First of all, the VvE blamed the administrator for having offered the VvE collective energy purchase in June 2020, when it was not eligible for this. The court understood this reproach to refer only to the purchase of gas. It was not in dispute between the parties that the VvE had concluded a new agreement for the supply of electricity with Eneco on the basis of the collective purchase.

It was established that the administrator had first offered to collectively purchase gas (and electricity) in 2017. Thereupon, a gas supply agreement was agreed with Eneco. According to the administrator, this agreement had not been concluded on the basis of collective purchasing, but on the basis of a separate proposal. This was related to the type of gas connection in the apartment complex. The VvE had explained at the hearing that the administrator himself entered into this contract with Eneco on behalf of the VvE at the time, so he must have been aware that the gas supply contract was bespoke. This was also not disputed by the administrator. The court therefore assumed that at the time of the collective gas and electricity procurement offer in June 2020, the administrator was aware that the VvE might not be eligible for collective gas procurement.

Neither has it been established that around June 2020, the administrator investigated whether the VvE would be eligible for collective purchase of gas. Nor did it appear that the administrator informed the VvE that the offer to collectively purchase energy applied only to electricity or that after the VvE authorised the administrator to purchase energy, the administrator had made efforts to obtain a separate proposal for a new gas contract on behalf of the VvE's gas connection. In December 2020, the administrator had notified the VvE that a new contract for the supply of both electricity and gas had been concluded. The administrator had not written in that letter that that applied to the VvE only for electricity. Nor was it apparent that the administrator had otherwise informed the VvE that no contract had been concluded for the supply of gas. It was only in April 2021 that it became clear that no new gas supply agreement had been concluded with Eneco at all, because the VvE did not qualify for collective purchase of gas in connection with its gas connection.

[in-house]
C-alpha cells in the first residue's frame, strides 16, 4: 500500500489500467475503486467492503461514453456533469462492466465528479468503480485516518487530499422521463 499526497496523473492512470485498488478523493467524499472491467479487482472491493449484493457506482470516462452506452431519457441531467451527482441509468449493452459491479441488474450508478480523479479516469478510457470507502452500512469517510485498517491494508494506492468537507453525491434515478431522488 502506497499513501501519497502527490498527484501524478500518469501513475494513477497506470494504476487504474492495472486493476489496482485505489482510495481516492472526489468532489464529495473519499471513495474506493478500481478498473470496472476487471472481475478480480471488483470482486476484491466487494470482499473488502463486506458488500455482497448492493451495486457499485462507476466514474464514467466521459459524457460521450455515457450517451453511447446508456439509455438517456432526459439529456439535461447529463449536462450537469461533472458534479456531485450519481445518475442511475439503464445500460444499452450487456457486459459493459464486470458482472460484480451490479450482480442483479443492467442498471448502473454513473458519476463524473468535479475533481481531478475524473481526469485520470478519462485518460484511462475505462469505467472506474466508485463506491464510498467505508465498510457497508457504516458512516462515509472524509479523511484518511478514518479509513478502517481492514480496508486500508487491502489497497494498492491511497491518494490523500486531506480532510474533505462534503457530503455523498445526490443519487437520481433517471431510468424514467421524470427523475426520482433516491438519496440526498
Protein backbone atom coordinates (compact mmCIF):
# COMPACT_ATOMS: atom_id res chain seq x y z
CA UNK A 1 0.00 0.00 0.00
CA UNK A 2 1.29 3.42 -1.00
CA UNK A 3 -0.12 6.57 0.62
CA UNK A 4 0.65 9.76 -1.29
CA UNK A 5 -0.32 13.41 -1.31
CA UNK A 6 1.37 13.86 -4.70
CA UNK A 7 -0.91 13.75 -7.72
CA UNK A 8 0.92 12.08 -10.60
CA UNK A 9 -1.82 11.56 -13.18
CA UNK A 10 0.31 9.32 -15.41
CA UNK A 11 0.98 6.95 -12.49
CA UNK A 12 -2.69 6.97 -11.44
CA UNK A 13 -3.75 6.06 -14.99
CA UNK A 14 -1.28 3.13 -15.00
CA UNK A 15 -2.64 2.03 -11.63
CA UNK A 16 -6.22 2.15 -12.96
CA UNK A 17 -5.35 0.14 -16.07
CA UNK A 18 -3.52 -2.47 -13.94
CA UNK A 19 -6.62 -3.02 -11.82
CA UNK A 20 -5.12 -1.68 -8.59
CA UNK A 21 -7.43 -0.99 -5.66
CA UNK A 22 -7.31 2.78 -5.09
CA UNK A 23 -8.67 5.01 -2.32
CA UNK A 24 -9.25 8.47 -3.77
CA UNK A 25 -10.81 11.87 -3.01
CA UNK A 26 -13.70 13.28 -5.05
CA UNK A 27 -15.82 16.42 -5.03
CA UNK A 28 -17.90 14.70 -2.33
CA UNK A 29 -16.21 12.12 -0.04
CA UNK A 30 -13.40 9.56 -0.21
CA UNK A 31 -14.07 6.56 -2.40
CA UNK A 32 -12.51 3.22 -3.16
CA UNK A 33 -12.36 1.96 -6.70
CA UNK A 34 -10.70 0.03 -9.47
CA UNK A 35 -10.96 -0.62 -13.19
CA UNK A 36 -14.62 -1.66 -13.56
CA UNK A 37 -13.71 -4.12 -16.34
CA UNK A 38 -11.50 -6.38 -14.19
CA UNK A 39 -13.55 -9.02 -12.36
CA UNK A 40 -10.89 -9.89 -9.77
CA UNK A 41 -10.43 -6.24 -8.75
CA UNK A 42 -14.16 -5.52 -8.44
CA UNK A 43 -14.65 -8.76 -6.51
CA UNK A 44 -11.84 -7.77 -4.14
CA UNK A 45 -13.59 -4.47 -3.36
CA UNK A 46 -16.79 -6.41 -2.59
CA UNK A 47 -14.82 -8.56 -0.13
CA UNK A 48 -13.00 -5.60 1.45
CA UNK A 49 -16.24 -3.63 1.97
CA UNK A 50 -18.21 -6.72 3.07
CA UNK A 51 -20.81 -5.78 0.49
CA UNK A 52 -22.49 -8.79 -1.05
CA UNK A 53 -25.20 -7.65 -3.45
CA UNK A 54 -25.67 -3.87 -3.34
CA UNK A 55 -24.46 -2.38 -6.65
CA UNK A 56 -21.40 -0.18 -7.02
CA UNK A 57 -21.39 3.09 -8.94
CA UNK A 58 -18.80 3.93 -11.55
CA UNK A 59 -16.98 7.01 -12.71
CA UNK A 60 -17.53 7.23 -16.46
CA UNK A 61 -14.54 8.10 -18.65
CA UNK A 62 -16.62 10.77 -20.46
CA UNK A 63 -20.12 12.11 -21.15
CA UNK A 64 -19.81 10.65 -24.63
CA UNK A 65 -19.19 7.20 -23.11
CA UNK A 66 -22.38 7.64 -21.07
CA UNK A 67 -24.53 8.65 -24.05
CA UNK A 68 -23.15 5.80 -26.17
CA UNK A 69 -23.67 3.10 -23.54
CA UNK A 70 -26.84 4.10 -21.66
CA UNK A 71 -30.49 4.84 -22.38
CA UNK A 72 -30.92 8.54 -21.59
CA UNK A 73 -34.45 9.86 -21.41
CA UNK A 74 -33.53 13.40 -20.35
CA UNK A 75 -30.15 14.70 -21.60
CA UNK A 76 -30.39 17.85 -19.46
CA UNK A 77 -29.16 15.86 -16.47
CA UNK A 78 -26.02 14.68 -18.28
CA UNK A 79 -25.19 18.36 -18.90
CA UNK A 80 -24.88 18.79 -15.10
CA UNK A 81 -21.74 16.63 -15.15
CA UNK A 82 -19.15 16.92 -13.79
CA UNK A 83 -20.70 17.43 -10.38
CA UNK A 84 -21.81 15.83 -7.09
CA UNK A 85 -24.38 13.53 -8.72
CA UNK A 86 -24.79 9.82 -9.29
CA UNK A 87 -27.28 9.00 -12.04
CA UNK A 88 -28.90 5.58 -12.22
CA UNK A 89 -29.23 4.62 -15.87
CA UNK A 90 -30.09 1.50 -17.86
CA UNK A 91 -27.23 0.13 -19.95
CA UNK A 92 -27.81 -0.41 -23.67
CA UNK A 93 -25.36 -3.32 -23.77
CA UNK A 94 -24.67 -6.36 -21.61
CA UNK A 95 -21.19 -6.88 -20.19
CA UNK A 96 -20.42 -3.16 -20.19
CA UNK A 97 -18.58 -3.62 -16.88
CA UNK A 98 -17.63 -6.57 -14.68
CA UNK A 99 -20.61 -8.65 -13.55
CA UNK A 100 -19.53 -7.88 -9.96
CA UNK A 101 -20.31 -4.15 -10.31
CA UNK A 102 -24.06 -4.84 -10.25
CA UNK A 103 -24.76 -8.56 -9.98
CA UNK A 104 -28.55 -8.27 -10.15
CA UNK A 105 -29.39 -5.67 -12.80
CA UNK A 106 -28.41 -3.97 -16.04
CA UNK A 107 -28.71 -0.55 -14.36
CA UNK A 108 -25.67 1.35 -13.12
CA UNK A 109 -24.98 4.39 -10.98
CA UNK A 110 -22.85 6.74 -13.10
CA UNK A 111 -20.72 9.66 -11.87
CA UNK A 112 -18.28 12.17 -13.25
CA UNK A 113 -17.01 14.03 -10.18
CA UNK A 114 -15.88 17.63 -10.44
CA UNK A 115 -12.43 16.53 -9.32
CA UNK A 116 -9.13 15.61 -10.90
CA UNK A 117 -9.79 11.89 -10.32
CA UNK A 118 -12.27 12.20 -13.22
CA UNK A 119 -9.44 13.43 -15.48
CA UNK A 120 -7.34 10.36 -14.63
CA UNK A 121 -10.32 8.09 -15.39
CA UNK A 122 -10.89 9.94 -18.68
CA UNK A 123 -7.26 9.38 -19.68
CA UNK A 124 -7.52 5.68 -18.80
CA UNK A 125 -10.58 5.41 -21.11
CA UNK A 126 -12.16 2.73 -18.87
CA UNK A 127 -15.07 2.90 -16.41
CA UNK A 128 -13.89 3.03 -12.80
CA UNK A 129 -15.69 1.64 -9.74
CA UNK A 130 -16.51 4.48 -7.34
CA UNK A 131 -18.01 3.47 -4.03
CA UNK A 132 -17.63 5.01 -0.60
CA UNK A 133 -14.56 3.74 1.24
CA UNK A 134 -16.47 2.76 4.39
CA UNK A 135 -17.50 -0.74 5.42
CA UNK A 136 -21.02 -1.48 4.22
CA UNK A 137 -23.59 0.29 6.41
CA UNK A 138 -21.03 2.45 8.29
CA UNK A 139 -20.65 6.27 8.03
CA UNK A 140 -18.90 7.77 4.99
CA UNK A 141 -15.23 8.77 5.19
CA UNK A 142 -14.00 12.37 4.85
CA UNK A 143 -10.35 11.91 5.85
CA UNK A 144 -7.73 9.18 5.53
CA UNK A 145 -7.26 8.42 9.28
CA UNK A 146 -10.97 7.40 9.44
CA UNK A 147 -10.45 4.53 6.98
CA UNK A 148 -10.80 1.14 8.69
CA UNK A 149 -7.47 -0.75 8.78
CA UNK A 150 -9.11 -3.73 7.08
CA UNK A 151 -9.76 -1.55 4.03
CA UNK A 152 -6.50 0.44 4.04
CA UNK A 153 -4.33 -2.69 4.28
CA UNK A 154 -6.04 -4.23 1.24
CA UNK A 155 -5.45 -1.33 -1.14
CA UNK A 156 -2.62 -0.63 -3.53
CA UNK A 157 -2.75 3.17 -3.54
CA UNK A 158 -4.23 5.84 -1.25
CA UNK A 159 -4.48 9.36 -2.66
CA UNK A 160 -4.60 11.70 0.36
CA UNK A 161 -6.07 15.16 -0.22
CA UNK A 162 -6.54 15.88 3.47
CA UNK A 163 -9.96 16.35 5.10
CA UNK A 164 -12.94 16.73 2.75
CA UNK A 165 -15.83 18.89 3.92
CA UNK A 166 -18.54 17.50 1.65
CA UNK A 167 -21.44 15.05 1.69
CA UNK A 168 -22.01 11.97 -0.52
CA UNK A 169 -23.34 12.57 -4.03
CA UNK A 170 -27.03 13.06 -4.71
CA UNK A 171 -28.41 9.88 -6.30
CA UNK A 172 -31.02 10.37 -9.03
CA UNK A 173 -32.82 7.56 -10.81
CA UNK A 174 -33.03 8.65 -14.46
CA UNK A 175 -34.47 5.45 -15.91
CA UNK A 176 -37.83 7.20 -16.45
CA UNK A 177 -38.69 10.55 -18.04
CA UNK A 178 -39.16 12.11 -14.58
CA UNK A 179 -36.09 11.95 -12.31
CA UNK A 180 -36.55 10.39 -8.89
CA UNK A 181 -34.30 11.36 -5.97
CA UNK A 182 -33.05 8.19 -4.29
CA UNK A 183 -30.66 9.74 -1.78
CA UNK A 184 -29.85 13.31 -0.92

In the court's opinion, by making the VvE an (unconditional) offer to purchase gas collectively, while knowing that the VvE was (possibly) not eligible for this, and leaving the VvE in the assumption that this was eventually realised, the administrator had not exercised the care of a good contractor. The administrator had thus imputably failed in its obligations as a contractor and was therefore held liable for the damage suffered by the VvE as a result.

Damage estimate

In order to determine the extent of the VvE's damages as a result of the culpable breach, the court held that a comparison had to be made between the current situation and the hypothetical situation that the administrator had not offered the VvE to collectively purchase gas in June 2020. When estimating damages, it is sufficient that the existence of the damage is plausible, after which, if its extent cannot be accurately determined, it can be determined by estimation.

There was no dispute between the parties that the factual situation was such that the VvE finally agreed on a gas supply tariff of €0.24289 per m3 for 2021 and €0.42701 per m3 for the period from 2022 to 2025.

The court found it plausible that, in the hypothetical situation, the VvE itself would have entered into a new gas supply agreement at €0.13714 per m3 for the period from 1 January 2021 to 31 December 2021.

The court did not find it plausible that in the hypothetical situation the VvE would have entered into a multi-year gas supply agreement. After all, the quoted amount of €0.13714 was the lowest rate the VvE could get in quite some time and that rate applied for a contract duration of 1 year.

This meant that even in the hypothetical situation at the end of 2021, the VvE would have had to renegotiate the tariff for gas for the period after 1 January 2022. It was established that in the current situation, the VvE had agreed a tariff of €0.42701 with Eneco in November 2021 for the period 2022 to 2025. Given the developments in the gas market, it was not plausible that in the hypothetical situation the VvE would have negotiated lower rates than €0.42701 per m3 over that period. This meant that over the period 2022 to 2025, the VvE did not/will not suffer any damage.

Based on the above, the court estimated the damage for 2021 at €14,617.88. The administrator was ordered to pay this amount plus statutory interest, extrajudicial costs of €921.18 and legal costs of €4,141.41.

Would you like to know more or do you have questions or need advice on a management agreement or other VvE issues? Then feel free to contact one of our lawyers without any obligation. We will be happy to assist you!

SPEE advocaten & mediation Maastricht


Recent articles